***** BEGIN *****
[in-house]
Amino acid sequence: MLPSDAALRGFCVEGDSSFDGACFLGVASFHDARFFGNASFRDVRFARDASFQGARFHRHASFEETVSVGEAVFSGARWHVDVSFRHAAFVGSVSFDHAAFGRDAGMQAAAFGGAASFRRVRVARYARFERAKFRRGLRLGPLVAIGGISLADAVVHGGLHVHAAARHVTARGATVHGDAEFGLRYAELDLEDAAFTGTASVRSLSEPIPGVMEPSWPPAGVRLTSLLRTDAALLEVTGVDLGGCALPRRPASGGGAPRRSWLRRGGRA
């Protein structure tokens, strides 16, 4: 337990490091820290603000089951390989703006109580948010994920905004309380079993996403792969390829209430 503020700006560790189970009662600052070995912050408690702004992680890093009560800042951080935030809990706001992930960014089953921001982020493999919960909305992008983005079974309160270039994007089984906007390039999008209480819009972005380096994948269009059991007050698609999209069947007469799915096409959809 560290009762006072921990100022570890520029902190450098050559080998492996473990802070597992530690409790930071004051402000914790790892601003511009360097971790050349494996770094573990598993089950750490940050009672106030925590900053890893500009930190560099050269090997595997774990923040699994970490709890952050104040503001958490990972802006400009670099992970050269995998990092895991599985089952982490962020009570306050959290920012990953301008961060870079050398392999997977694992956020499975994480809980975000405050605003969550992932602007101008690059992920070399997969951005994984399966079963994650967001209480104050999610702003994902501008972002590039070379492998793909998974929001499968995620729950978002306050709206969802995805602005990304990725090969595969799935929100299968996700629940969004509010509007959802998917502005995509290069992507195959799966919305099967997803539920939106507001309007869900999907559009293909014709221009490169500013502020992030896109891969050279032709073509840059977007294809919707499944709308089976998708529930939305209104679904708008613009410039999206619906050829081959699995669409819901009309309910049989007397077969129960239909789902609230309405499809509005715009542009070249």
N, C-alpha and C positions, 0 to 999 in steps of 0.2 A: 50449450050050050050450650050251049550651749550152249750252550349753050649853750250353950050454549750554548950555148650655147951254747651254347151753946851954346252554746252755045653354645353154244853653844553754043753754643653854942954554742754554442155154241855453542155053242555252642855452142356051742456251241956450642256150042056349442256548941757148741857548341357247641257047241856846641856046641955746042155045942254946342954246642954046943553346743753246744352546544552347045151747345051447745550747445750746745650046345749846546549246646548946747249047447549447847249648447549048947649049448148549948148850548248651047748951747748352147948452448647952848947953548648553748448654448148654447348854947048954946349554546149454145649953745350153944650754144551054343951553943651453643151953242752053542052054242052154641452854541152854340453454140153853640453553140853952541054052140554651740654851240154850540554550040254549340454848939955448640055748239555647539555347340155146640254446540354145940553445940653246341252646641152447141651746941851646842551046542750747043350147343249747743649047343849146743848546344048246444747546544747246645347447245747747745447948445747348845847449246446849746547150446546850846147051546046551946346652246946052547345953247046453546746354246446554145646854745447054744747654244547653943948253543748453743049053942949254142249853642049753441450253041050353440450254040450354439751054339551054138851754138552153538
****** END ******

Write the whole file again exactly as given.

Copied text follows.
[in-house]
Amino acid sequence: MLPSDAALRGFCVEGDSSFDGACFLGVASFHDARFFGNASFRDVRFARDASFQGARFHRHASFEETVSVGEAVFSGARWHVDVSFRHAAFVGSVSFDHAAFGRDAGMQAAAFGGAASFRRVRVARYARFERAKFRRGLRLGPLVAIGGISLADAVVHGGLHVHAAARHVTARGATVHGDAEFGLRYAELDLEDAAFTGTASVRSLSEPIPGVMEPSWPPAGVRLTSLLRTDAALLEVTGVDLGGCALPRRPASGGGAPRRSWLRRGGRA
């Protein structure tokens, strides 16, 4: 337990490091820290603000089951390989703006109580948010994920905004309380079993996403792969390829209430 503020700006560790189970009662600052070995912050408690702004992680890093009560800042951080935030809990706001992930960014089953921001982020493999919960909305992008983005079974309160270039994007089984906007390039999008209480819009972005380096994948269009059991007050698609999209069947007469799915096409959809 560290009762006072921990100022570890520029902190450098050559080998492996473990802070597992530690409790930071004051402000914790790892601003511009360097971790050349494996770094573990598993089950750490940050009672106030925590900053890893500009930190560099050269090997595997774990923040699994970490709890952050104040503001958490990972802006400009670099992970050269995998990092895991599985089952982490962020009570306050959290920012990953301008961060870079050398392999997977694992956020499975994480809980975000405050605003969550992932602007101008690059992920070399997969951005994984399966079963994650967001209480104050999610702003994902501008972002590039070379492998793909998974929001499968995620729950978002306050709206969802995805602005990304990725090969595969799935929100299968996700629940969004509010509007959802998917502005995509290069992507195959799966919305099967997803539920939106507001309007869900999907559009293909014709221009490169500013502020992030896109891969050279032709073509840059977007294809919707499944709308089976998708529930939305209104679904708008613009410039999206619906050829081959699995669409819901009309309910049989007397077969129960239909789902609230309405499809509005715009542009070249």
N, C-alpha and C positions, 0 to 999 in steps of 0.2 A: 50449450050050050050450650050251049550651749550152249750252550349753050649853750250353950050454549750554548950555148650655147951254747651254347151753946851954346252554746252755045653354645353154244853653844553754043753754643653854942954554742754554442155154241855453542155053242555252642855452142356051742456251241956450642256150042056349442256548941757148741857548341357247641257047241856846641856046641955746042155045942254946342954246642954046943553346743753246744352546544552347045151747345051447745550747445750746745650046345749846546549246646548946747249047447549447847249648447549048947649049448148549948148850548248651047748951747748352147948452448647952848947953548648553748448654448148654447348854947048954946349554546149454145649953745350153944650754144551054343951553943651453643151953242752053542052054242052154641452854541152854340453454140153853640453553140853952541054052140554651740654851240154850540554550040254549340454848939955448640055748239555647539555347340155146640254446540354145940553445940653246341252646641152447141651746941851646842551046542750747043350147343249747743649047343849146743848546344048246444747546544747246645347447245747747745447948445747348845847449246446849746547150446546850846147051546046551946346652246946052547345953247046453546746354246446554145646854745447054744747654244547653943948253543748453743049053942949254142249853642049753441450253041050353440450254040450354439751054339551054138851754138552153538